James Cooley believes it’s best not to put all your eggs in one basket, or all your peaches either. That’s why the West Chesnee farmer grows 115 acres of strawberries, along with 850 acres of peaches.
“Risk is a natural part of farming, but when you can take some of the risk out, you give yourself a chance to recover when weather impacts your crop,” he says. At his operation, Cooley Farms/Strawberry Hill USA, such diversification has been a winning strategy.
In addition to growing strawberries, blackberries, cantaloupe and vegetables, Cooley has diversified through agritourism. With a café and a variety of family activities, he builds his base of customers and provides an opportunity for others to experience time on the farm.
McLeod Farms in McBee has a similar strategy. The operation grows strawberries, blackberries, grapes and a variety of other produce in addition to peaches. They also have a roadside stand, a restaurant, seasonal events for families and even an antique car museum.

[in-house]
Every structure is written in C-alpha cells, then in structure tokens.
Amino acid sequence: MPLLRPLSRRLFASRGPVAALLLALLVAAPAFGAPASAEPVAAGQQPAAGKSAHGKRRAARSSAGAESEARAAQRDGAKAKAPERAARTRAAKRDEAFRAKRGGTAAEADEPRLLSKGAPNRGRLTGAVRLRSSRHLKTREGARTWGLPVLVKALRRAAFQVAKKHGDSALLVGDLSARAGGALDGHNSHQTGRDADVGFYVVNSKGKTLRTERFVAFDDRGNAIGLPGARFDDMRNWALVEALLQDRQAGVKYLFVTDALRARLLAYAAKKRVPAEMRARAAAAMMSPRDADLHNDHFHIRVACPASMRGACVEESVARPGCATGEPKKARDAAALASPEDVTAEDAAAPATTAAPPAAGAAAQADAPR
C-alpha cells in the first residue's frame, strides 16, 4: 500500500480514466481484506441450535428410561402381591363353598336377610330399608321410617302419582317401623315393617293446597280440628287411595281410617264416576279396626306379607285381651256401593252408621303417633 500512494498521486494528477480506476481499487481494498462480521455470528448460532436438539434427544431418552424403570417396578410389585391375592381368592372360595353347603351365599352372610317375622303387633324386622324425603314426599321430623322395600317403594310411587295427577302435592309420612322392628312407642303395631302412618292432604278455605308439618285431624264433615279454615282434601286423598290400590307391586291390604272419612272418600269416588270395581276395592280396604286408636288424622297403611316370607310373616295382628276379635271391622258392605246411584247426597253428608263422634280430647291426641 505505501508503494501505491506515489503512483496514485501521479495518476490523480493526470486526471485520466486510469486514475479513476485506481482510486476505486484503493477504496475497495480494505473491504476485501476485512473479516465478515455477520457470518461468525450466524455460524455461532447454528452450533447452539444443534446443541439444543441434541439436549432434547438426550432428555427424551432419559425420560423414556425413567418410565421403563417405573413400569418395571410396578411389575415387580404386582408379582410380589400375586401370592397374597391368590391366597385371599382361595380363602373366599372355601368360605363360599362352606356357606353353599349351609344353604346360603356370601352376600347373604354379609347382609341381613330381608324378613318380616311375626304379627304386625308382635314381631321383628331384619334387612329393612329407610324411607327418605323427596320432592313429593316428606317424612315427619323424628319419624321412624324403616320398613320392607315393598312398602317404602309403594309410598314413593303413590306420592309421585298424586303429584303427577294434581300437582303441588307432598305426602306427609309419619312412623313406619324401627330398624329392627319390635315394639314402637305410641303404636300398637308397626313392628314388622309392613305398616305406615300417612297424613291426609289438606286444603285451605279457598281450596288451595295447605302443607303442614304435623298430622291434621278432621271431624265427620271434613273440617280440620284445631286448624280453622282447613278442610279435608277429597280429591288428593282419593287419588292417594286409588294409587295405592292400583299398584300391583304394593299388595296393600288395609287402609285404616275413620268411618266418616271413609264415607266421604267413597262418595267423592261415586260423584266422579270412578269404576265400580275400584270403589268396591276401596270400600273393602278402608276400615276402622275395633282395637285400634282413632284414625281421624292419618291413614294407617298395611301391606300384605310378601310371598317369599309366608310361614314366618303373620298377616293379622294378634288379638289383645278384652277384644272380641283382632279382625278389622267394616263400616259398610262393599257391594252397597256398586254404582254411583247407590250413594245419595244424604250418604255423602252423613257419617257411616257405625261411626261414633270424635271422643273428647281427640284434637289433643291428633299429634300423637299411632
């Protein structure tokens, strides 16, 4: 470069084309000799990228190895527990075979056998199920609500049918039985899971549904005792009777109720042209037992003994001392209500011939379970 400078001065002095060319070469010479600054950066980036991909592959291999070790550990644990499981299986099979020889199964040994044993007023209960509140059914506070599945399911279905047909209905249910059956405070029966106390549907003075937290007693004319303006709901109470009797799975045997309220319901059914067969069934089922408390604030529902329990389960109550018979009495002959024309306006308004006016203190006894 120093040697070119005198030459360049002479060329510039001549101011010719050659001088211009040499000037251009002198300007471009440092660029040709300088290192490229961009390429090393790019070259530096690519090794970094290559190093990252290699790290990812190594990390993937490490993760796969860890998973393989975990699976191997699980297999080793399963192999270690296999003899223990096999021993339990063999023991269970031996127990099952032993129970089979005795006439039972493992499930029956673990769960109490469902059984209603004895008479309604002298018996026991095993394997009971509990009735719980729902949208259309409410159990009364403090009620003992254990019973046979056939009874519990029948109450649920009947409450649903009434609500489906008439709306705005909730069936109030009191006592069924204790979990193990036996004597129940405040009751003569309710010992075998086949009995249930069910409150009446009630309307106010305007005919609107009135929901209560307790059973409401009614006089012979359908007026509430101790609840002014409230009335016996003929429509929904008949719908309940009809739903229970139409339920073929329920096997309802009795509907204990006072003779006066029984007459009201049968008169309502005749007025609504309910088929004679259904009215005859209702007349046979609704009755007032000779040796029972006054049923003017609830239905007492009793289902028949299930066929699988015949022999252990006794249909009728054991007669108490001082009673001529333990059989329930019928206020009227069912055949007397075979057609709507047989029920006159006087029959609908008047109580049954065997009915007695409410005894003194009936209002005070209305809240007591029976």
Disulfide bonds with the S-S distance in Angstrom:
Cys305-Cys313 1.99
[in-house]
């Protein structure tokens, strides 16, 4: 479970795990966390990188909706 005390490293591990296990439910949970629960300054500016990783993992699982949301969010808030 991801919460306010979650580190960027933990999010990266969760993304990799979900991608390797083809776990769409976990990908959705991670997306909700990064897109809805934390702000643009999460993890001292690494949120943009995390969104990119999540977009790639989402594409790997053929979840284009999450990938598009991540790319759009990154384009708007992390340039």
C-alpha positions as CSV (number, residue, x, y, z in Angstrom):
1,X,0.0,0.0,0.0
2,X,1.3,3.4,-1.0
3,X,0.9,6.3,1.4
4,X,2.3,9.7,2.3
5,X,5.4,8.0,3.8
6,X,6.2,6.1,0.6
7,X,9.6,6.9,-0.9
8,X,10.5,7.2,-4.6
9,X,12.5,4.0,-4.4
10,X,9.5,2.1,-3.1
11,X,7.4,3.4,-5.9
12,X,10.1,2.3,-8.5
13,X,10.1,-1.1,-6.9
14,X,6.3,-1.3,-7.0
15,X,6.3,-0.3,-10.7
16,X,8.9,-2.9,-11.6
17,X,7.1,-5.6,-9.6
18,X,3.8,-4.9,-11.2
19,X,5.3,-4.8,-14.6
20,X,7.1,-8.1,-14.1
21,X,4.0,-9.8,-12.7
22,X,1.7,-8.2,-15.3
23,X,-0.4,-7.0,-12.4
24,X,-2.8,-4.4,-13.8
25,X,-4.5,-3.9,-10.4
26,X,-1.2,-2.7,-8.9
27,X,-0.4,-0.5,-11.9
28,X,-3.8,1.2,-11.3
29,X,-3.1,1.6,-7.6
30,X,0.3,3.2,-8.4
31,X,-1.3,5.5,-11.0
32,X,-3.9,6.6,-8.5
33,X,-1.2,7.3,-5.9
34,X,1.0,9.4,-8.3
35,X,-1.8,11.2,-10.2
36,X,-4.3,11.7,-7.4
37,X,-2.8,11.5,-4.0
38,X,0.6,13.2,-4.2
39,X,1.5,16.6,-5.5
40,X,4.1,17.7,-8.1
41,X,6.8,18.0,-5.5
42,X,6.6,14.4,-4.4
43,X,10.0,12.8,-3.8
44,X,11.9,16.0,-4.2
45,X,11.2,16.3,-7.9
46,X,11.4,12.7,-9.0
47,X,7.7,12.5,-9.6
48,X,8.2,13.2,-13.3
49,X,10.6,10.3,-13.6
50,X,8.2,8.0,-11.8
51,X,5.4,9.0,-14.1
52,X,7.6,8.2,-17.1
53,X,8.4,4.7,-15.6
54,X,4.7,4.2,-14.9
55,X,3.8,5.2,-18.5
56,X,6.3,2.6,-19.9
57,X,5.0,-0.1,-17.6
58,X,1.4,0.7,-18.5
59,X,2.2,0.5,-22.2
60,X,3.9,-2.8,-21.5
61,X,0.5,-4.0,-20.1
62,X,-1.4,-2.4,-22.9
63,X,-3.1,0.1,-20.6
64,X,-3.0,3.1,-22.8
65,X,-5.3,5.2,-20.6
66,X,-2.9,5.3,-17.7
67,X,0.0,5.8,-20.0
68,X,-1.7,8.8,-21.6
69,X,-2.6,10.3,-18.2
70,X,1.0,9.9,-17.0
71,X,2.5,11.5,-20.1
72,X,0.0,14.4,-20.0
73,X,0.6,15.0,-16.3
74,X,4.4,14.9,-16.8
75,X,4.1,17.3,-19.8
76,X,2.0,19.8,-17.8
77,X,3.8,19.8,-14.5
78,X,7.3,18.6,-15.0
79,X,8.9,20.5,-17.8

“You can’t rely on one crop or one strategy to survive,” says Kemp McLeod. “Weather can knock you out, so you need to think ahead so you have options that can keep your operation going when there are circumstances that are outside your control.”
The peach business in South Carolina actually grew as a result of such circumstances. In the 1930s, the state was a major producer of asparagus, supplying large metropolitan areas like Philadelphia and New York.
But as growers in New Jersey and other states jumped on the bandwagon, the market for South Carolina asparagus declined.
Larry Yonce’s grandfather was an asparagus grower in Johnston at the time. “There were some peach orchards being planted in the Ridge area then, but when the asparagus market dried up, the growers began transitioning to more peach plantings, which then evolved to a very specialized operation.”
Today, Yonce’s farm, Big Smile South Carolina Peaches, includes 3,000 acres of peaches. He also has pecan groves and, coincidentally, grows some asparagus.
Green vegetables are also part of Titan Farms’ diversification effort. Chalmers Carr grows 385 acres of bell peppers and 325 acres of broccoli, in addition to his 5,000 acres of peaches in Ridge Spring.
“We looked for crops that would allow us to diversify outside of the peach season,” he explains. “It’s a way to generate revenue throughout the year, which improves cash flow and allows us to hire and retain good management all year.”